For a number of years, Marcellvs L.’s first video works only circulated from hand-to-hand, via DVD copies produced by the artist himself. Since that time and still today, the artist sends these copies by mail to addresses randomly chosen in the telephone book. The method he uses to title these works is likewise a throw of the dice, the same one he employs to select the addresses that will receive the videos — an open and independent strategy that has a lot to say about his economy of means. “Video-rhizomes” is the title the artist gave to this on-going series initiated in 2002. The imponderability of time and its political implications seem to be the primary motives behind Marcellvs L.’ works as well as their original mode of circulation.
“Independence means urgency,” the artist once said to me. This means that he often shoots his videos alone, using a high-definition portable camera. Once on site, as in the best cinéma verité tradition, the artist captures somewhat mysterious scenes in which lonesome characters are experientially confronted with the passage of time in big cities or in the countryside. In other pieces images come from intriguing shots of the landscape. For Marcellvs L., being on site is a significant part of the work, a process that often results in the unexpected, because in seeking one thing he sometimes ends up finding another. In almost all his videos, there is, however, a radical transformation of the real in the way the images are captured. This could be on account of where the camera finds itself in relation to the scenes (either very close or very far away) or on account of a highly charged pictorial presence. Despite the resources of digital post-production, it is by the way the camera reads the world that his videos create personal and outstanding visions of the real. His moving images are hypnotic mirages directly captured from the world, mediated by radical camera filters: either highly grained or pixilated monochrome renderings that, at times, literally dissolve before the lens.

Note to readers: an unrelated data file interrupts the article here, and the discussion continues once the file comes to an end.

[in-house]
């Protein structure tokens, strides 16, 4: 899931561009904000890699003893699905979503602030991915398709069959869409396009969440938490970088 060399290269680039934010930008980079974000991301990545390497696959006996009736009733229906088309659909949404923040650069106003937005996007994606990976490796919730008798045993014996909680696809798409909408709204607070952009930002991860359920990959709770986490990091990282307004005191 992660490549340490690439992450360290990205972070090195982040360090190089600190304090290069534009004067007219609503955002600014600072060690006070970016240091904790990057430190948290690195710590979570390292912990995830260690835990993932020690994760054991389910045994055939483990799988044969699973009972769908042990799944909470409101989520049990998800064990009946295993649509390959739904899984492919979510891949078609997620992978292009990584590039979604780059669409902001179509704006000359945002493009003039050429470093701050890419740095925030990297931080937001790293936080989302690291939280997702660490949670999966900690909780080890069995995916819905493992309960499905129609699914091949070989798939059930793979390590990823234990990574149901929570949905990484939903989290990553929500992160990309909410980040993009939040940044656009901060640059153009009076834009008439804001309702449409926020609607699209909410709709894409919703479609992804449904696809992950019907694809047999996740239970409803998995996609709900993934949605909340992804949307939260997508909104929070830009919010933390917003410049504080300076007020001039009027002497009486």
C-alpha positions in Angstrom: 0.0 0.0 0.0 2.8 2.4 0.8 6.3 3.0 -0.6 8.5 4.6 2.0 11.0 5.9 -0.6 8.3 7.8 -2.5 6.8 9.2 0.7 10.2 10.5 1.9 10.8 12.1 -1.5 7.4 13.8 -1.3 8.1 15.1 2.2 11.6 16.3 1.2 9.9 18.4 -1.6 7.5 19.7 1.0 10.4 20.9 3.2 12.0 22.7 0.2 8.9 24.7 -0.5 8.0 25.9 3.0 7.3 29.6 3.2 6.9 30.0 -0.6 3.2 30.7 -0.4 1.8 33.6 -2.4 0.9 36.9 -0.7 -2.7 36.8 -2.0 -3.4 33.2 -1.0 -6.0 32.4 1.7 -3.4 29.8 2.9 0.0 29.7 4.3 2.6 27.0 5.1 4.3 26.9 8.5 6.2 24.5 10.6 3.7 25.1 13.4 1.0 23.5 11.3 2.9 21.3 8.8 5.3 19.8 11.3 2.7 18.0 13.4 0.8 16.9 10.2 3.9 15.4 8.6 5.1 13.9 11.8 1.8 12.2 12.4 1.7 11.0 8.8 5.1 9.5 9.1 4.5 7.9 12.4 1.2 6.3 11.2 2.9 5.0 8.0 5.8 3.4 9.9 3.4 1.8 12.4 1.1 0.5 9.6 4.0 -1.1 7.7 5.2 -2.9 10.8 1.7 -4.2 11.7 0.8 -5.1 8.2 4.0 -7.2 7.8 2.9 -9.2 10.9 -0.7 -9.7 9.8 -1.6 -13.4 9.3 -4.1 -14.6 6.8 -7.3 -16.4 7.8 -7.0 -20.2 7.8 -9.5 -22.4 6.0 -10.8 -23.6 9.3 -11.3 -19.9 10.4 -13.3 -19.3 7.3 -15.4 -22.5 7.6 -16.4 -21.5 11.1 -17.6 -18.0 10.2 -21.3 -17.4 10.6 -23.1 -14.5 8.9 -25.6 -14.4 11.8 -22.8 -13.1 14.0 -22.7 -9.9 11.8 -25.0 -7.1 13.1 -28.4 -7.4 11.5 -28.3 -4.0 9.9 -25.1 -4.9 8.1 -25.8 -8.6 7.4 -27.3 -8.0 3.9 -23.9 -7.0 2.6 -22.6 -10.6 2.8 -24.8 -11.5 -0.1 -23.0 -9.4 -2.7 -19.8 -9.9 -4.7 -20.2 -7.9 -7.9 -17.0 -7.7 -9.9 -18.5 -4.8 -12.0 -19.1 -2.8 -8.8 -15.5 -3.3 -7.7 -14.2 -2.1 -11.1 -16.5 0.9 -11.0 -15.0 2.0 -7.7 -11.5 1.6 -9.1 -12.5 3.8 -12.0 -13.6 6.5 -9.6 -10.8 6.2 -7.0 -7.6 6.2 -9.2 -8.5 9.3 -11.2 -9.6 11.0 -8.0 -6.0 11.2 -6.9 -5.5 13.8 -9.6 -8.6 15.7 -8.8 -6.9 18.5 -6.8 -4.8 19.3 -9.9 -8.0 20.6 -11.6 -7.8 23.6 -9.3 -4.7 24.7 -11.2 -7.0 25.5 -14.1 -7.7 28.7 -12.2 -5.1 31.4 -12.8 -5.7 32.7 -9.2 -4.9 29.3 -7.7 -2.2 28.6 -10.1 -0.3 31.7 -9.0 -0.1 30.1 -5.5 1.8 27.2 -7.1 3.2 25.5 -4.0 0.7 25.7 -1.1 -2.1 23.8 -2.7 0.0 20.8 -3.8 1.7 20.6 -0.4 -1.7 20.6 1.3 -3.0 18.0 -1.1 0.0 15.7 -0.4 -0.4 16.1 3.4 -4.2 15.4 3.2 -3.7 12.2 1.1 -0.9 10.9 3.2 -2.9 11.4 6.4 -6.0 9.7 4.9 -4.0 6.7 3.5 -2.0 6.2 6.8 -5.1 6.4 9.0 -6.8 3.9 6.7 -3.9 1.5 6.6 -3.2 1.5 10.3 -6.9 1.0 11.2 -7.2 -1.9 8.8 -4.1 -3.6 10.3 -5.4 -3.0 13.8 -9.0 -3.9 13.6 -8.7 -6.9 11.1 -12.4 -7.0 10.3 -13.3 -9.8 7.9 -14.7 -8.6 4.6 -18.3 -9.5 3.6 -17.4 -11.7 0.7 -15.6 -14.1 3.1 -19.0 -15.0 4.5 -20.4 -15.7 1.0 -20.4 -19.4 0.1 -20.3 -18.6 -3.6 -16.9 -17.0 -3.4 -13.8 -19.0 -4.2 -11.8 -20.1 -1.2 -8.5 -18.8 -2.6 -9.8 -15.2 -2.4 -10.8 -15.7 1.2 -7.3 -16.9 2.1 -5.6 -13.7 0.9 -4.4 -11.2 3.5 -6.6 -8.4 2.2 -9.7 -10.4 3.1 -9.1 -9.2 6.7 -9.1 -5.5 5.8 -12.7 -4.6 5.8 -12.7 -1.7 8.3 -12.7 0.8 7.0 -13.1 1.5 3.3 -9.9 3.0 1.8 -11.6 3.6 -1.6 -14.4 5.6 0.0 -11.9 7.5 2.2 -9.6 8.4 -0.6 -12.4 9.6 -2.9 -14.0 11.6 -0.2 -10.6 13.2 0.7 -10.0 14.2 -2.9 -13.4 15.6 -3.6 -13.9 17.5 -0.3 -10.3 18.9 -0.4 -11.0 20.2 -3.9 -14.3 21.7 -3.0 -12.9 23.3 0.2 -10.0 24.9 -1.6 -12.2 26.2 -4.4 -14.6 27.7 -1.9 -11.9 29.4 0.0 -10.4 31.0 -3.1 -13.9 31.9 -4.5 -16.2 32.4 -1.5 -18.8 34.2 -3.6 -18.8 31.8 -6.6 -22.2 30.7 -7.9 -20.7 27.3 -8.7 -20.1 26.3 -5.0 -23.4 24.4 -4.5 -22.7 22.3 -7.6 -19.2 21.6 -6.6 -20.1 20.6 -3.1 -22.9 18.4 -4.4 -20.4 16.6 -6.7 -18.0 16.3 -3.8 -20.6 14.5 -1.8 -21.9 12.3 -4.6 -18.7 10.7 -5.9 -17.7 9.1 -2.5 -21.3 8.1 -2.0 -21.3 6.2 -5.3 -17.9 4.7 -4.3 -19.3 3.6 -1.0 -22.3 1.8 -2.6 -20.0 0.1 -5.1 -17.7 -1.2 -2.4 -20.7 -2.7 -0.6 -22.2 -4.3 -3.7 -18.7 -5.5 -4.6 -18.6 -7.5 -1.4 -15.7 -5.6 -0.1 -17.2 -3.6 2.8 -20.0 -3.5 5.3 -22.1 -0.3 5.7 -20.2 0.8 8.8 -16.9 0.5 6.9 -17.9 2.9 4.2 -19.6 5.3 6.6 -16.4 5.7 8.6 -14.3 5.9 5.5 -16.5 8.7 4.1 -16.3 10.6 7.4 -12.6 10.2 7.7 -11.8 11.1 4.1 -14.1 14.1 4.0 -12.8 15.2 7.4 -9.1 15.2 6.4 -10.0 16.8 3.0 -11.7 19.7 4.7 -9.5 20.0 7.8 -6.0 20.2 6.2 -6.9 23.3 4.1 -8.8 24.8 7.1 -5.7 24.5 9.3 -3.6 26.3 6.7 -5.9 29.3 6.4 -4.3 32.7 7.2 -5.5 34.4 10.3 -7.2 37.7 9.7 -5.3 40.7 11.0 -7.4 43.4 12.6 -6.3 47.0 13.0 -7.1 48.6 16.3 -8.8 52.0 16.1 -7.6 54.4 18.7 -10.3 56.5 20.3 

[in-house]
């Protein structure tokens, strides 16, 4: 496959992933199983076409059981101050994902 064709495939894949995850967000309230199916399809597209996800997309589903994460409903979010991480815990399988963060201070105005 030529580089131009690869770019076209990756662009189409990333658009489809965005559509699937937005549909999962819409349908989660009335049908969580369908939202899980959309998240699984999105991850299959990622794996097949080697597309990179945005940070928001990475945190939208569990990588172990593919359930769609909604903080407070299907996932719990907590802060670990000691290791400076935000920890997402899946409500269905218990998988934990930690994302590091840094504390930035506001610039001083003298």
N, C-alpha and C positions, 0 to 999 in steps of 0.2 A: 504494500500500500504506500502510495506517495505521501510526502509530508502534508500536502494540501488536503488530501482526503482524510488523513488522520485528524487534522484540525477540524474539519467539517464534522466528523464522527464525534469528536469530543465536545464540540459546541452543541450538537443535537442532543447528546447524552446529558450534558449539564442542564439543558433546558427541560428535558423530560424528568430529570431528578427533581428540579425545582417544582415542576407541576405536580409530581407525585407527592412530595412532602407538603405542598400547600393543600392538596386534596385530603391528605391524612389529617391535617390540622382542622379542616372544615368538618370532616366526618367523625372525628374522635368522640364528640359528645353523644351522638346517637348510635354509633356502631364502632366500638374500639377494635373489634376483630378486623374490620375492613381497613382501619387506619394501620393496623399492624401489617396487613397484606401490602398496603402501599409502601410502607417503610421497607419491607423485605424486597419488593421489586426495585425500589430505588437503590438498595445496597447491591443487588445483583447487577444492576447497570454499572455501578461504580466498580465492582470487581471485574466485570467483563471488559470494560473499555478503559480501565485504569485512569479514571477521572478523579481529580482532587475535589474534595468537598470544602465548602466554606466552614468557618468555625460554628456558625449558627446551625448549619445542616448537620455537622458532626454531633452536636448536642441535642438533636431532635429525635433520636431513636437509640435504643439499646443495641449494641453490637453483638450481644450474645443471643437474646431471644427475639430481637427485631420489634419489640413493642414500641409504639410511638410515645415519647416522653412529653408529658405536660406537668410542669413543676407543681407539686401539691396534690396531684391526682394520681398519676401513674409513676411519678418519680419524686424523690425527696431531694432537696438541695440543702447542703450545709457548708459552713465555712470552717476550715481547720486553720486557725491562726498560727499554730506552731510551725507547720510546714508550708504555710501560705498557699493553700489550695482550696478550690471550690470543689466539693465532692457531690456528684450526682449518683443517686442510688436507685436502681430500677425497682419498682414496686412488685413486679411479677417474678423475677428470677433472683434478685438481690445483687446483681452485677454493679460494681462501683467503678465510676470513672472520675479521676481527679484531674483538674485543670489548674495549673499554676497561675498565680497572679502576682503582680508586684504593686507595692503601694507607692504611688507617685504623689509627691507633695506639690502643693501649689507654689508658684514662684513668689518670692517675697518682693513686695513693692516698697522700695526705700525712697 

In one of his first videos 0314 (2002), images of rain falling on a roof are slowly revealed in high-contrast black-and-white (recorded with color), producing a happenstance graphic quality as the sound becomes violently louder and louder. For his works, post-production of sound is also key, in collaboration with sound artist João Marcelo. In another video, 0667 (2004), a man is depicted slowly walking down a road, while cars continue on in high speed in the lane across from him. It is only just recently that his work has begun to circulate in the art world, notably in the last São Paulo Biennial, where it was prominently presented, or in a solo show in his home town Belo Horizonte’s Museu de Arte da Pampulha, where a compilation of more than 2 hours was screened on a loop, featuring more than 10 videos. In his more recent works, like the video-installation ebbing.flowing (2006), also shown at the São Paulo Biennial, a spatial-sensorial aspect is stressed, indicating new and more complex possibilities for the relation between camera and projection. In this two-channel synchronized video installation, images of a boat on a beach are taken from another boat while the ocean simultaneously ebbs and flows in each of the screens. What interests the artist here is the loss of stable ground and the sublimation of the tripod: suggestively shooting to the sensibility of the moving waves. Finally, as he said, “However minor it may seem, every aesthetic act is both political and ethical.”